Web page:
Working with the Pendleton Posse during the Wyo Rodeo. Unsurprisingly, I was not the most popular of the group. They danced on bar tables and rode horses. I drove the suburban.

My life and alcohol had always been joined at the hip. As my parents happened to own the company that required drinking at my work meetings. Their success was admirable, and it often made me the cool(er) kid at parties growing up.

That’s because being a good liquor representative involved a two step process:

  1. Give away as much shit as you possible can.

  2. Make people like you

If followed in the right order, the process was simple and effective.

The shit consisted of stereotypical college kid/frat house decor and nice enough apparel that appealed to any slightly intoxicated patron. Shirts, hats, signs, and cases full of ‘mini’ alcohol bottles containing just enough to feel it were all leveraged to gain friends in liquor stores, restaurants, bars, and any event that involved drinking. Playing the part of a friendly cowboy, I tended to be a well-liked person in the Wyoming liquor industry.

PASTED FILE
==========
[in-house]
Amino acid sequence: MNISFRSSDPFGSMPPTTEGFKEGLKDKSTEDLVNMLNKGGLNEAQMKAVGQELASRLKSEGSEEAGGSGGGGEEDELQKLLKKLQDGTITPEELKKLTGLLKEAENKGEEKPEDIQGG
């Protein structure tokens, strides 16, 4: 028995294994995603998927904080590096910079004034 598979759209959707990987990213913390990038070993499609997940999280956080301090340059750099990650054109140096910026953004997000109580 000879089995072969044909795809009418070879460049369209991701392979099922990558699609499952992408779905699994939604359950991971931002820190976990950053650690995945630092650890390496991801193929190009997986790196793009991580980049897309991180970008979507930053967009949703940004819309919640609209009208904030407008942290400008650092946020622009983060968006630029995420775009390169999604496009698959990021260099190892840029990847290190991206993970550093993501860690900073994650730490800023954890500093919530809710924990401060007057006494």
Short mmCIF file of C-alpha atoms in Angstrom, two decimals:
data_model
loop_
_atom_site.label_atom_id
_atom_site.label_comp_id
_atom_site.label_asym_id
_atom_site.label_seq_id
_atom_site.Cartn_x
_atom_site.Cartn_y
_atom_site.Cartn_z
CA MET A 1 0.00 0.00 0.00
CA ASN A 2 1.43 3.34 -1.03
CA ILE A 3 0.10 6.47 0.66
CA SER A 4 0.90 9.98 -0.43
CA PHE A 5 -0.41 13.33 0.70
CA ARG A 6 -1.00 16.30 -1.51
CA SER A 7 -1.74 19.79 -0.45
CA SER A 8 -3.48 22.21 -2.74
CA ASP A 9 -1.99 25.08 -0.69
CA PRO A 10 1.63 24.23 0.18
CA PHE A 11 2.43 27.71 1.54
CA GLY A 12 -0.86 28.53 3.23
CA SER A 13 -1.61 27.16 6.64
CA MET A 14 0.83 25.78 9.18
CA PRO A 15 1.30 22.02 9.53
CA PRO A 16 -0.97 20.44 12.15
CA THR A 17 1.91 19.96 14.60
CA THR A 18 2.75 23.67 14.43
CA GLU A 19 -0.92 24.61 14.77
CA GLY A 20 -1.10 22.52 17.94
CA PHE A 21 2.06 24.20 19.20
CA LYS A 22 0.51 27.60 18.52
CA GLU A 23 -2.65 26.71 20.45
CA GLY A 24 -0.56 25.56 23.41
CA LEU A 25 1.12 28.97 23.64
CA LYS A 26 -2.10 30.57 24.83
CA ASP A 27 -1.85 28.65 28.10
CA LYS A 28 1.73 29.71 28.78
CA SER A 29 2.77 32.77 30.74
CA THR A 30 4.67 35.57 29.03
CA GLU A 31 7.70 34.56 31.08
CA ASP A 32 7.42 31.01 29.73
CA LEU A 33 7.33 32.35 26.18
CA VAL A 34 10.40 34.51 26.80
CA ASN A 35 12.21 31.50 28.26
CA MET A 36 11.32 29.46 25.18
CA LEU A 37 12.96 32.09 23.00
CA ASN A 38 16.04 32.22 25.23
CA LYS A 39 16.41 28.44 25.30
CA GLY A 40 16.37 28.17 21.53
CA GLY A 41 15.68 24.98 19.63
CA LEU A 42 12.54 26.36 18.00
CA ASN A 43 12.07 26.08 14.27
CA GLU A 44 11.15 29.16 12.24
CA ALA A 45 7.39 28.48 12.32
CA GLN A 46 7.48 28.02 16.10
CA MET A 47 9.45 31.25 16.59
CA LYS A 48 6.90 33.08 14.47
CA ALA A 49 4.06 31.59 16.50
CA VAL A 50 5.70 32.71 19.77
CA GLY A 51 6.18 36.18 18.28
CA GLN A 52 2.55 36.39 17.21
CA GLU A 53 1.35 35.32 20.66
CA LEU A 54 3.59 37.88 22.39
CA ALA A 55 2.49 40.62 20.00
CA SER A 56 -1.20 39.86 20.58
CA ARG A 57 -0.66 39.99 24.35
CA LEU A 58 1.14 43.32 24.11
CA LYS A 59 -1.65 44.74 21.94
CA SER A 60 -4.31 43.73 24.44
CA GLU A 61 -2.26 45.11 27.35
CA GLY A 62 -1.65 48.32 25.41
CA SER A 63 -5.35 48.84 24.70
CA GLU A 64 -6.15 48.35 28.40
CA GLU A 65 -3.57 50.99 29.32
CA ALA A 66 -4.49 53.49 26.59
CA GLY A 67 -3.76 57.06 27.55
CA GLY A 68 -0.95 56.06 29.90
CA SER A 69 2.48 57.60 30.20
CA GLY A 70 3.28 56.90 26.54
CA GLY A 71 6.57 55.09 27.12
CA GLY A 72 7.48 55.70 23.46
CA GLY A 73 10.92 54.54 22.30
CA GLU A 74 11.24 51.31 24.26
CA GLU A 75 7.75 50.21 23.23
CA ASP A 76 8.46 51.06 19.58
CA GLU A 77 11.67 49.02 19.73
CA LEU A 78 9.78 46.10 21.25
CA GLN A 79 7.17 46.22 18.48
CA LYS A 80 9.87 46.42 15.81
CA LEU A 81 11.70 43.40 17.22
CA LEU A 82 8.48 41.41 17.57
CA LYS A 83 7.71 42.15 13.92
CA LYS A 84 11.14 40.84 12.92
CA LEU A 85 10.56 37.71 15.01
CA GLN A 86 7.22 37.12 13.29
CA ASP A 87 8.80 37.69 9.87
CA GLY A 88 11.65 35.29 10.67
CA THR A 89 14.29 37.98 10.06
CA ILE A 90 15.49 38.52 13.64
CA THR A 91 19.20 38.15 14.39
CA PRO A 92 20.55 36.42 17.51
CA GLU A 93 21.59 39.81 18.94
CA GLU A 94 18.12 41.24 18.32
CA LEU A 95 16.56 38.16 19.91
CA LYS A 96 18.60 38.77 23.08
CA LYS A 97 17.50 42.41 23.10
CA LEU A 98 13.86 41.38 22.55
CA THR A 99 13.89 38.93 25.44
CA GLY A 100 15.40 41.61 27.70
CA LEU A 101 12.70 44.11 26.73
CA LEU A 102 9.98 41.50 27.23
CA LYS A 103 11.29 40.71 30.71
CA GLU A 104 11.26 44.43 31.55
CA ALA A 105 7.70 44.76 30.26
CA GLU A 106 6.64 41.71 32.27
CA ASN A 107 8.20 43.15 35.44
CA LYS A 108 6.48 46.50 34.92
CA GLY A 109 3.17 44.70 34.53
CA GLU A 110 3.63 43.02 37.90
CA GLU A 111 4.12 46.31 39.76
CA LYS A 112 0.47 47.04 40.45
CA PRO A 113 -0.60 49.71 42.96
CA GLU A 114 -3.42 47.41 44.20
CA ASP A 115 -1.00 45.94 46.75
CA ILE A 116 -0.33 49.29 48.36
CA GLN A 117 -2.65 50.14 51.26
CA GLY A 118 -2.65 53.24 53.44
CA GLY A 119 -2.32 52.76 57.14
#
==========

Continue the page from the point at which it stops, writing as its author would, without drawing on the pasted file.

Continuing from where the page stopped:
As soon as I turned 21, I dove straight into character and gained immediate success. My ego was satiated by the attention and feeling of significance that was felt previously in my golf career. Winning a tournament and walking into bar with free T-shirts both had the same effect— New best friends that were eager to buy me a drink.

But as time passed, the friendly faces meant less and blackouts occurred more. As I stepped out of the shower and slicked my hair back, I felt numb by the previous night’s adventure. This might have been the first time I had slept on a porch, but it was far from my first blackout of the summer. Attempting to retrace my steps, I hypothesized that I must have walked in the wrong direction of my hotel, ultimately finding refuge in the backyard of a neighboring house.